What qualifies as an extraordinary expense?
When a child support order is put in place, it takes into consideration a variety of factors. Everything from the parents’ current incomes, any annual bonuses, children either parent is already supporting not covered by the court order and the children’s expenses are all part of the calculation. While the child support order is to pay for the vast majority of the children’s expenses, there may sometimes be special or extraordinary expenses that need to be taken into account.
The most common of these is health care expenses. While regular doctor visits and routine care may not need special negotiation, things like orthodontia are extremely expensive, and it can be unfair for the custodial parent to shoulder most if not all of the responsibility for that burden. Other situations may be when a child requires ongoing treatments or care for a chronic illness or mental health issue.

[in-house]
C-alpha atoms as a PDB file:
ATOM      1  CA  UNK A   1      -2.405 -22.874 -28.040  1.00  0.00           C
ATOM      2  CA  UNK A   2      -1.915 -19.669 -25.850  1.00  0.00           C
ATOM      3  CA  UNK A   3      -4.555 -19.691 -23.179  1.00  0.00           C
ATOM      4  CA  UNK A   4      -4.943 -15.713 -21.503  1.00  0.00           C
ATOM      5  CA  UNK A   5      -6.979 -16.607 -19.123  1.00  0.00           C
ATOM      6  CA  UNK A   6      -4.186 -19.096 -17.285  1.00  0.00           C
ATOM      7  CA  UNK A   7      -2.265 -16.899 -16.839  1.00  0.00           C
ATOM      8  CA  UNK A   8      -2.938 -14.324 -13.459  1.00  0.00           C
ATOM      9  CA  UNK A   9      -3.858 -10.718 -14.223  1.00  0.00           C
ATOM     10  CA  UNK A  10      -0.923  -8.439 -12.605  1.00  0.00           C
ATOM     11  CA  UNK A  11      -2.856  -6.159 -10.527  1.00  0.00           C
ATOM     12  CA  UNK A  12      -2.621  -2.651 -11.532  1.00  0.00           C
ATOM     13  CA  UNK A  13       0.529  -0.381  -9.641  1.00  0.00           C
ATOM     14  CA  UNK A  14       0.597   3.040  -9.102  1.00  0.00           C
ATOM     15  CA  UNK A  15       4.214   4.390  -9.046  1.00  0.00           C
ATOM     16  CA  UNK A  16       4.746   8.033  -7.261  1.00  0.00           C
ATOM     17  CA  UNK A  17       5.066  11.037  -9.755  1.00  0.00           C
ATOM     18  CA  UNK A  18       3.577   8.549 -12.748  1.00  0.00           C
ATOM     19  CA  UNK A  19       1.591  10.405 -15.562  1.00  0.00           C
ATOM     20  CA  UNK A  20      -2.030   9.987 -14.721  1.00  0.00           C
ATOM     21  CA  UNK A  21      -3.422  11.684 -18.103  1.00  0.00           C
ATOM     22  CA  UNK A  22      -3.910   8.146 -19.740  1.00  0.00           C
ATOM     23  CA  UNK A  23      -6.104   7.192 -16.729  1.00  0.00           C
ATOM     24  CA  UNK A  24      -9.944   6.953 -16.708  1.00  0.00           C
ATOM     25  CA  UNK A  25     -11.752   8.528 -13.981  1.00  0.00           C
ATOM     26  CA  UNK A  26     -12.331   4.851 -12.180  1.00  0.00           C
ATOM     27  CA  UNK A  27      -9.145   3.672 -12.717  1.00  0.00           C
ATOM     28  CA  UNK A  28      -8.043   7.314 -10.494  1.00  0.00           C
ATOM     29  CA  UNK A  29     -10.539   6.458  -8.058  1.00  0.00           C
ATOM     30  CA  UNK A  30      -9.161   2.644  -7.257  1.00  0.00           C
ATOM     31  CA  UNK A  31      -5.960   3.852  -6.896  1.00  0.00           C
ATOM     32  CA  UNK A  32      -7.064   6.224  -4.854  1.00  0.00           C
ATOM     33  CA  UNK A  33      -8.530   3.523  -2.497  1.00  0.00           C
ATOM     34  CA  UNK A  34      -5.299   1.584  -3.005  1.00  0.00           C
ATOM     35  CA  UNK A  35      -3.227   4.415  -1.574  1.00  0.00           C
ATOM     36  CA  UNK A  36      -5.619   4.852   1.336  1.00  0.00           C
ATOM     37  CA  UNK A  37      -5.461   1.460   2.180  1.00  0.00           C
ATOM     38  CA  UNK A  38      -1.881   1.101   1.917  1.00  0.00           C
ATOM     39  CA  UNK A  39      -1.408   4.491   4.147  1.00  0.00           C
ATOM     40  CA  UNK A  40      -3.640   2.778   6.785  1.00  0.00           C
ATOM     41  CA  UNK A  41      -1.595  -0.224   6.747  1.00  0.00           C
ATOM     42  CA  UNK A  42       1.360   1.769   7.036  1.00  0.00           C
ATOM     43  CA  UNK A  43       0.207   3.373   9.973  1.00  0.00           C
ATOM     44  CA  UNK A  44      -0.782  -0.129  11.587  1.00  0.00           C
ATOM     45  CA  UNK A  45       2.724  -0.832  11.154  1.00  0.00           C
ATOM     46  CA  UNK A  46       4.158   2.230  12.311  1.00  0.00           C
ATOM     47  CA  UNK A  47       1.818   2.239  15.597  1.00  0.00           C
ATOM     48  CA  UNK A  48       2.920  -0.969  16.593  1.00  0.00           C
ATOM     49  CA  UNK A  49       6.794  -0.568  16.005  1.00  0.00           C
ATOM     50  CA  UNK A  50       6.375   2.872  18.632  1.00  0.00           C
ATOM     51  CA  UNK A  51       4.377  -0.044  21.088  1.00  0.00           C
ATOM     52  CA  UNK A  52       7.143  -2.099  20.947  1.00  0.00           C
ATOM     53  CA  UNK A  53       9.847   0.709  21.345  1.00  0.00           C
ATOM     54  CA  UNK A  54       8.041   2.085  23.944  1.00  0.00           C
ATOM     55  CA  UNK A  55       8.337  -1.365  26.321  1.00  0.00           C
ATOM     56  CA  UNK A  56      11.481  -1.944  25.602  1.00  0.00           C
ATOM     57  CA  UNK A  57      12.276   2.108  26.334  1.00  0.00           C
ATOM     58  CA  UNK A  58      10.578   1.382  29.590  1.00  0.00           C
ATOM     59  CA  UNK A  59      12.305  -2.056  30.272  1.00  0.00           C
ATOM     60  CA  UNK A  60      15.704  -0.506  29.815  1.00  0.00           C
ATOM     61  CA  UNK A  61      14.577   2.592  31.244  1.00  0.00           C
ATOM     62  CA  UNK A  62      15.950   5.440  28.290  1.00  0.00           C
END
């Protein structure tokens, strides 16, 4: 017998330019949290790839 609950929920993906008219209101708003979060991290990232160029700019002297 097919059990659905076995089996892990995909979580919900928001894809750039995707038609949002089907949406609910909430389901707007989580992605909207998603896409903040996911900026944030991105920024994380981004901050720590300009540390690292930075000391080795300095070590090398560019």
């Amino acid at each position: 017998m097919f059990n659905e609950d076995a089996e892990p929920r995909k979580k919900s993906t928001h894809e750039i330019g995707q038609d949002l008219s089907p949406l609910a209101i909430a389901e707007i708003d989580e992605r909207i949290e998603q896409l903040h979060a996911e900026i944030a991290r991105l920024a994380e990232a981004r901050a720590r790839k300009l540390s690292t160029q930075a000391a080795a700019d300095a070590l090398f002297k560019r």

It is best to anticipate these situations and go ahead and make provision in the court order at the time it is established. In most cases, the courts — if they approve the extraordinary expenses — will split the costs according to a certain percentage depending on each party’s income. However, you and your ex can also choose to split the amount 50/50 or another way and ask the courts to approve your agreement.
If you have questions about what special or extraordinary expenses may be and how to make sure these are covered with a court order, an attorney can help. Gathering more information on your options and what the law allows in British Columbia is the first step.
Source: People’s Law School, “Child Support in BC,” accessed March 02, 2016
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